Local Developments in a Global Context
With over 70 satellites being built and launched by 2020, ISRO’s roadmap provides an unprecedented opportunity for the expansion of space-based services. this expansion of space-based capabilities is mainly due to the bottom-up requirements by several of the ministries and departments of the government of India expressing their will to use space technology in support of their missions. ISRO has identified 160 projects across 58 ministries/departments in the areas of natural resource management, energy and infrastructure, disaster and early warning, communications and navigation, e-governance and geospatial governance and societal services.
These projects encompass applications across a wide range of domains including Earth Observation, communications and navigation, technology development, meteorology, asset mapping and mobile applications among others. Several of these applications are mandated to support flagship programmes of the government such as the Atal Mission for Rejuvenation and Urban Transformation (AMRUT), the Smart Cities project, the Pradhan Mantri Krishi Sinchai YYojana (PMSKY), and the Digital India project. the realisation of these projects provides an excellent foundation for extending several of space and service capabilities within the regional and larger international context.
The Indian Space Research Organisation began the enhancement of India’s space capabilities via international cooperation that today has matured to developing a partnership with peers in challenging and complex space missions. the long-standing relationship with space agencies such as CNES, ROSCOSMOS and NASA is now being complemented by new cooperative agreements with JAXA (Japan) and UAESA (UAE) among others.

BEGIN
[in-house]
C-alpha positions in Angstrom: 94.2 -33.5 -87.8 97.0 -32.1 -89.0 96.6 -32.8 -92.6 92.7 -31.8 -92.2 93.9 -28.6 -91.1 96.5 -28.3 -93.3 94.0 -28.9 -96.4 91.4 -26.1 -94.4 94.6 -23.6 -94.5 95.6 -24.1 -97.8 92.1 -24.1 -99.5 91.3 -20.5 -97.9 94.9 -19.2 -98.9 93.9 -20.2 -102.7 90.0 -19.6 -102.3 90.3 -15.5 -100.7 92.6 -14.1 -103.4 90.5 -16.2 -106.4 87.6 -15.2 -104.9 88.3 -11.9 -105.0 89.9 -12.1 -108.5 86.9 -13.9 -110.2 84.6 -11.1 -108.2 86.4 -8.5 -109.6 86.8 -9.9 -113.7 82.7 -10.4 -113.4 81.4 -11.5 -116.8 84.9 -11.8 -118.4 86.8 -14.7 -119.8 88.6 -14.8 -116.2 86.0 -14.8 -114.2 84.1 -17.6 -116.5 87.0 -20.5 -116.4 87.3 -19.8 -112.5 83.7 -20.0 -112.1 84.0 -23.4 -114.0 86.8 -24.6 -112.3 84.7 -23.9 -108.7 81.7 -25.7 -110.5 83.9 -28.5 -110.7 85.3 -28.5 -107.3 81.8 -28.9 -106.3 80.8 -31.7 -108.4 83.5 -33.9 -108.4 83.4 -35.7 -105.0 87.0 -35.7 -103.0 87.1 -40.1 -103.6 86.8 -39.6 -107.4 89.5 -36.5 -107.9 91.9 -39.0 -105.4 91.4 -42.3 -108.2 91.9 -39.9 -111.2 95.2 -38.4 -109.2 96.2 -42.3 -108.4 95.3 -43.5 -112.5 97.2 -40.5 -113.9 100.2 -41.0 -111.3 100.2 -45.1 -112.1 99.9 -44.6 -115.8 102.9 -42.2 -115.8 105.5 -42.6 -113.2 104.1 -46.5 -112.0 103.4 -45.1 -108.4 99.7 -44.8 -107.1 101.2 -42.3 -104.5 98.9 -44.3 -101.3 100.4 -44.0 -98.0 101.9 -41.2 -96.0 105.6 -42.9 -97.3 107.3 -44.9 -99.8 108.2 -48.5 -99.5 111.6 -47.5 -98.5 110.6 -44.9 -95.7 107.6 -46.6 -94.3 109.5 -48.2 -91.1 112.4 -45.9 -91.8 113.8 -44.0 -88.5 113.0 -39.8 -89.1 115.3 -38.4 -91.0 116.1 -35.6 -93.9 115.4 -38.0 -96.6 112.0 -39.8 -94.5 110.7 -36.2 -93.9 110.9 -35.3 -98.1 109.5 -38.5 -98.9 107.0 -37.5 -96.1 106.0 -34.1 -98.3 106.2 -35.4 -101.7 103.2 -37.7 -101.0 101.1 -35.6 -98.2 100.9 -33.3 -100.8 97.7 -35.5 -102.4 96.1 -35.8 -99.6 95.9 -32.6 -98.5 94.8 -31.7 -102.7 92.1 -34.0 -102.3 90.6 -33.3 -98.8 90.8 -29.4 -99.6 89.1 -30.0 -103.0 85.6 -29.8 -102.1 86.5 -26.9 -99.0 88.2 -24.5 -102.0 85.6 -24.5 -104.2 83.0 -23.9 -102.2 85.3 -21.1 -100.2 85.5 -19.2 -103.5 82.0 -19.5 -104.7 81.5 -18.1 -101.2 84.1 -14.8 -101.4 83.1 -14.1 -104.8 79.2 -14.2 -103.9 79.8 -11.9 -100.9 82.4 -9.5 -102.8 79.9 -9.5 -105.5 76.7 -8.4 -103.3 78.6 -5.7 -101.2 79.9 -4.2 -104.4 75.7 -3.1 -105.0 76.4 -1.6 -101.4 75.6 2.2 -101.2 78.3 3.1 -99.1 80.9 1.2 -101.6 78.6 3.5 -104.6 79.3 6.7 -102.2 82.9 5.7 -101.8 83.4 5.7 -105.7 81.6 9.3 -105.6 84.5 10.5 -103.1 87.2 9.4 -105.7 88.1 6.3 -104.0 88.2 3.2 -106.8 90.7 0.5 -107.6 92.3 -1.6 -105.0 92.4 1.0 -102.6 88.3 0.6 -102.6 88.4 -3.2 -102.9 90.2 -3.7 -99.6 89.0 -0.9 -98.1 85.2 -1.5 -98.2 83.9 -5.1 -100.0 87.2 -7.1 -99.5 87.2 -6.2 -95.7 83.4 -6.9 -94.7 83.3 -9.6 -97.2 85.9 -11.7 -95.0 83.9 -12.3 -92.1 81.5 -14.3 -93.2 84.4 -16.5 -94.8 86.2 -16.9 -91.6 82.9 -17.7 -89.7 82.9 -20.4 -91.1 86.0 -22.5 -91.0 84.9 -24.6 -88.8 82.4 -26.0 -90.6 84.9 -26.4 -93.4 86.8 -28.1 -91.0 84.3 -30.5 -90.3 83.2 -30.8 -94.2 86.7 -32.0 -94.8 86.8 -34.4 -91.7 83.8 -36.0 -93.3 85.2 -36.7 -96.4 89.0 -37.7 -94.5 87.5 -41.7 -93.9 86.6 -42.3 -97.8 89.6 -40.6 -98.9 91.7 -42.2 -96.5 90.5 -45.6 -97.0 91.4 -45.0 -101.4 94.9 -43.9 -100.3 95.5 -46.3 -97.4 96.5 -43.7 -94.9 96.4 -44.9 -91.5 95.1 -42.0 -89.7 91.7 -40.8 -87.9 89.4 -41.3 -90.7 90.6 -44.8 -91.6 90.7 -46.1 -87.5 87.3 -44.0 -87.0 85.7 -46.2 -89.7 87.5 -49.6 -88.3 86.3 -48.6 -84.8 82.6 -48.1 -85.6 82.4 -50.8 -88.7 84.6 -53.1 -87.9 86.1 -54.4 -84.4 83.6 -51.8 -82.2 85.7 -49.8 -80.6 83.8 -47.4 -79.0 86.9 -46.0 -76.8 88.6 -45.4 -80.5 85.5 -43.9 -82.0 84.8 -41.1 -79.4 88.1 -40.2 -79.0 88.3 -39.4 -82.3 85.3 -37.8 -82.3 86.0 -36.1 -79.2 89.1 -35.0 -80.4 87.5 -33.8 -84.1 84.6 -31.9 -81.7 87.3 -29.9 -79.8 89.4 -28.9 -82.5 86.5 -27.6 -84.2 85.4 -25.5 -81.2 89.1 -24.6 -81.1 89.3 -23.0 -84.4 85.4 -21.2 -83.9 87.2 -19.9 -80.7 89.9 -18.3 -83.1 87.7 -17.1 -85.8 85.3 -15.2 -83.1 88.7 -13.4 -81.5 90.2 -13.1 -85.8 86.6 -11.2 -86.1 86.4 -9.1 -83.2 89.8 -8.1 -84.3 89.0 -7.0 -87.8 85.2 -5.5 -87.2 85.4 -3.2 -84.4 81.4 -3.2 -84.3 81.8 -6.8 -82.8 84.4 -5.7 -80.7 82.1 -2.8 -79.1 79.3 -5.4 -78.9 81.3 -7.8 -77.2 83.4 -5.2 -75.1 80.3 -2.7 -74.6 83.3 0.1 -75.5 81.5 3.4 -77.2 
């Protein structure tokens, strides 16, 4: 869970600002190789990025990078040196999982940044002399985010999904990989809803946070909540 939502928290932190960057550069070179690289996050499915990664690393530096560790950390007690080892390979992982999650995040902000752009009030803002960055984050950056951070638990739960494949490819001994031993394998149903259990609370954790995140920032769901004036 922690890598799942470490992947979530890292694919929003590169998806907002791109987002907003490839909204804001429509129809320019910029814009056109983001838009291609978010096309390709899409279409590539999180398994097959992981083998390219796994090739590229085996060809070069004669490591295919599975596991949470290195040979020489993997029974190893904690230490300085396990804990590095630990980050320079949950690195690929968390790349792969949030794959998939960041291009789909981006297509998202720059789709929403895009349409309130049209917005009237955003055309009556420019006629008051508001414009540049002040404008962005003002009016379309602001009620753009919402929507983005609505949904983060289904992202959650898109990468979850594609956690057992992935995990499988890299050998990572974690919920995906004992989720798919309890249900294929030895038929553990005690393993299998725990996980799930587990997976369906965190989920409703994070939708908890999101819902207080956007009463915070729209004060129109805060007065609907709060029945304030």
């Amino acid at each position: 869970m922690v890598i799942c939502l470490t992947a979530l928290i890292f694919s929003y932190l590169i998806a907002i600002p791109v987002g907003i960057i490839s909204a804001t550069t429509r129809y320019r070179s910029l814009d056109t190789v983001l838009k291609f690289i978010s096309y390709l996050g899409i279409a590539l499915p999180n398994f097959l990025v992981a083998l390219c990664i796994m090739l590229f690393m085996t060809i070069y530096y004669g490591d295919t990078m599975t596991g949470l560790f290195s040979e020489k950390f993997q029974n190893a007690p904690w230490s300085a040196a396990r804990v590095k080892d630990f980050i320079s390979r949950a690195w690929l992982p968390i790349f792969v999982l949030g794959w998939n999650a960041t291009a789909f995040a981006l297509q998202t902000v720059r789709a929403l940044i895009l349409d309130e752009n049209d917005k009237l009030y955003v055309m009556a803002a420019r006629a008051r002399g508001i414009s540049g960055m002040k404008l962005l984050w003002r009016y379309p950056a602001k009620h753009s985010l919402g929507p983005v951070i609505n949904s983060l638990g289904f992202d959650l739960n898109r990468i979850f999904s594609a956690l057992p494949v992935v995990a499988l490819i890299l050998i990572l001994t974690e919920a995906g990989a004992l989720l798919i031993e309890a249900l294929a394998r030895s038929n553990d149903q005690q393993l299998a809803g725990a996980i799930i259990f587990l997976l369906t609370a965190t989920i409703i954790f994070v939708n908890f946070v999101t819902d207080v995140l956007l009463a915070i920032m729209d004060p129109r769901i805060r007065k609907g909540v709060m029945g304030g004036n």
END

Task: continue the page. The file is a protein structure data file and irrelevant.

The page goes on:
International cooperation has mainly been driven by institutional engagement, peer space agencies or international/ regional forums. While there is a considerable number of international and regional forums where ISRO’s capacity are being explored for international cooperation, such as ASEAN, APRSAF, there is still no clear overarching diplomatic strategy in such engagements.
With several of the thematic ISRO satellite systems coming into play in the next 3- years and the step towards the greater evolution of Indian industry into integration roles for both rockets and satellites being taken, there is an evident opportunity to explore the exploitation of satellite systems/service capabilities under ‘Make in India’. this can, in the long run, create an ecosystem towards the creation of trade (via Special Purpose Vehicles or Joint Ventures) where the technological foundation created within ISRO can be utilised for commercial satellite services (both locally and internationally).
Due to the targeted exploitation of space capabilities, evidenced by the South-Asian satellites and the maturation of navigational services through the NAVIC satellite systems, India is now in a position to flex its muscles in regard to space technology and applications and has reached a diplomatic vantage point.
*Narayan Prasad holds a Master’s degree in Space Technology, Space Techniques and Instrumentations and in space and Telecom laws. He also published a book titled Space India 2.0 – Commerce, policy, Security and Governance Perspectives.
The views and opinions expressed in this article are those of the authors and do not necessarily reflect the views of The Kootneeti Team.
The views and opinions expressed in this article are those of the author and do not necessarily reflect the views of The Kootneeti Team
Support our Independent Journalism